Now that medicinal marijuana is legal, or least it will be as of Jan. 1, the next big question is where will the dispensaries go?
Ward 5 City Councilor David Gamache would like to see some reasonable zoning restrictions for such facilities should they set up shop in Peabody.
Gamache asked his colleagues to send the issue into subcommittee to review whether they could create a designated zoning district to limit where such a facility could be located, in the same way the council set aside an adult district on Route 1 for the Golden Bananas of the world.
Gamache decided to take action after reading about a similar effort in Quincy.
“I just want to be proactive,” said Gamache, arguing it would be in the city’s best interest to ensure a facility doesn’t just “pop up on a corner” somewhere with a school or church next door.
Gamache says he actually supports the initiative and voted “yes” on the ballot question.
“What do you want, a drive-through pot shop in Ward 5?” joked At-Large Councilor Michael Garabedian, drawing laughs, as Gamache spoke to reporters after the meeting.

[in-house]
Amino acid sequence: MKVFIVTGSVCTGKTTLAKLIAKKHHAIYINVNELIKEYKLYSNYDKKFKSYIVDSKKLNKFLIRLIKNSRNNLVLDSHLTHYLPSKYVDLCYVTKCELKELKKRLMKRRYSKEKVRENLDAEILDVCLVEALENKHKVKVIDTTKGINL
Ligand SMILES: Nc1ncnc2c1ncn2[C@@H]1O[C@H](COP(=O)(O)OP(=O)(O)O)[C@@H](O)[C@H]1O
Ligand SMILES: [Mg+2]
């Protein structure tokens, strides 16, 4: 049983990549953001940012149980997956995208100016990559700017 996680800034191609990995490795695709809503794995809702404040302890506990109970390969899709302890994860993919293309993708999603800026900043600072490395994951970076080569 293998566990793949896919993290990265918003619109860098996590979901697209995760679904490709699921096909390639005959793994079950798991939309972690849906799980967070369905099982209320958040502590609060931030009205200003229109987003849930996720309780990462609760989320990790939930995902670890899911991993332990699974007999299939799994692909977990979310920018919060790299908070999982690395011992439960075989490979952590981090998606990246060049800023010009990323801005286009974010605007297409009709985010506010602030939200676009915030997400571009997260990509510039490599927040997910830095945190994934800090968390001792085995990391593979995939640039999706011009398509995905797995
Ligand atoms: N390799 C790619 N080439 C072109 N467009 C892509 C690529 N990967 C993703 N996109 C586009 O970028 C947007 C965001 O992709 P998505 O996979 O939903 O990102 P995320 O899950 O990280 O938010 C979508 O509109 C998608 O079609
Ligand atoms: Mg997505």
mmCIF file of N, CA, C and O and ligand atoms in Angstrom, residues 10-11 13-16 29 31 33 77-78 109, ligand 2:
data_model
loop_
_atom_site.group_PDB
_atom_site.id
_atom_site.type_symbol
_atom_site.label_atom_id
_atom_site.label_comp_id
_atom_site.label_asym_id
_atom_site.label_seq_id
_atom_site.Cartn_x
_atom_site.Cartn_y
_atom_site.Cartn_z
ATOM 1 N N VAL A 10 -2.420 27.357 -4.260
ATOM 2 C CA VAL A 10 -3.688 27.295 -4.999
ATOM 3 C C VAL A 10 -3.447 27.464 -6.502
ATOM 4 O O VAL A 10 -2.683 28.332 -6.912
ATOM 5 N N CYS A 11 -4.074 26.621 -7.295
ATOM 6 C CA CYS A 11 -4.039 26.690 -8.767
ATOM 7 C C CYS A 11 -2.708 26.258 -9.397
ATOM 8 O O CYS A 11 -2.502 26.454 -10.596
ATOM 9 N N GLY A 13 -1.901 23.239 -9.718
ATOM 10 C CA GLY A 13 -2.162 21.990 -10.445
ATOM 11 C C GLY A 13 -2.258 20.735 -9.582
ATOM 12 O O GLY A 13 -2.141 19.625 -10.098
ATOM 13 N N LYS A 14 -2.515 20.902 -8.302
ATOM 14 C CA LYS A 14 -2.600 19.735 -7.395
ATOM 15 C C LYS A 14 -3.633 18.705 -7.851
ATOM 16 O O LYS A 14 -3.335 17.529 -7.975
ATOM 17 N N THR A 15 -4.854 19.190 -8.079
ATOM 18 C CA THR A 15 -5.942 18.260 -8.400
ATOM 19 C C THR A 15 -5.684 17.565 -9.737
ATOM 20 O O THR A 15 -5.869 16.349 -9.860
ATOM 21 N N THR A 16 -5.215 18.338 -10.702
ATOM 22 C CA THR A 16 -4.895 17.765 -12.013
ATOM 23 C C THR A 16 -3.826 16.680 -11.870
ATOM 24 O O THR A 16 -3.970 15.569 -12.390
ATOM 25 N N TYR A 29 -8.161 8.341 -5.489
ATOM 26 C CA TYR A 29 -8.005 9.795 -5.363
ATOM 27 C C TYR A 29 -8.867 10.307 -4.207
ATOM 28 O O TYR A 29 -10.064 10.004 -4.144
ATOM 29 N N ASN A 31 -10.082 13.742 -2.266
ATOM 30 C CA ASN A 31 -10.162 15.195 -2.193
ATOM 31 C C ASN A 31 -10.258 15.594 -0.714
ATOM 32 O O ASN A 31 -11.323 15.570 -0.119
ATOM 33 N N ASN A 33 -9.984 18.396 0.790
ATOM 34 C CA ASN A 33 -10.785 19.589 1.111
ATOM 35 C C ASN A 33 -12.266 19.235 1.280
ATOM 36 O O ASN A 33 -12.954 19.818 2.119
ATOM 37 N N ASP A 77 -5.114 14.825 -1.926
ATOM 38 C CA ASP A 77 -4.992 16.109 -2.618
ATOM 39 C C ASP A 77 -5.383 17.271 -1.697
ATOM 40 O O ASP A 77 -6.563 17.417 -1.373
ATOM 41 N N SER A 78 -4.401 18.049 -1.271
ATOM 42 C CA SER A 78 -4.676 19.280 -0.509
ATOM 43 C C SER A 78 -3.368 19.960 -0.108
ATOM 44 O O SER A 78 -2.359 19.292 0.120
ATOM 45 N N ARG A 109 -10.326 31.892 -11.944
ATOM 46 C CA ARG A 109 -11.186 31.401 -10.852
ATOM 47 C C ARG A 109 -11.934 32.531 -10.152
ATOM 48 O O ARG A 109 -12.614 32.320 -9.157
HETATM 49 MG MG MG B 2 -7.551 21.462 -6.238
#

“If it’s better than pumping [patients] full of hundreds of pills, then good,” Gamache said, explaining he takes no issue with that type of medical treatment for pain management. “It’s regulated.”
These medicinal dispensaries will actually be limited to one per county in a designated location or community, and questions still also remain on who will actually operate these facilities.
“It’s not likely to end up in a Boxford, Georgetown or Byfield,” Gamache said, noting that Essex County stretches from the New Hampshire border to south of Peabody. “It’s highly likely that it could end up in Peabody, Salem, Beverly, Danvers or Lynn.”
He said it’s just like methadone clinics – nobody wants one in their backyard. The clinic on Route 1 South, for that matter, did not pass through without a fight.
While right now the law only calls for one facility per county, Gamache believes that could easily change based on the need or demand.
Council President James Liacos noted that in some other states where marijuana is legal, it’s all over the place. Take Boulder, Colo., for example, he said: “Every street corner has a pot shop.”
“San Francisco is very similar,” added Ward 4 Councilor Robert Driscoll.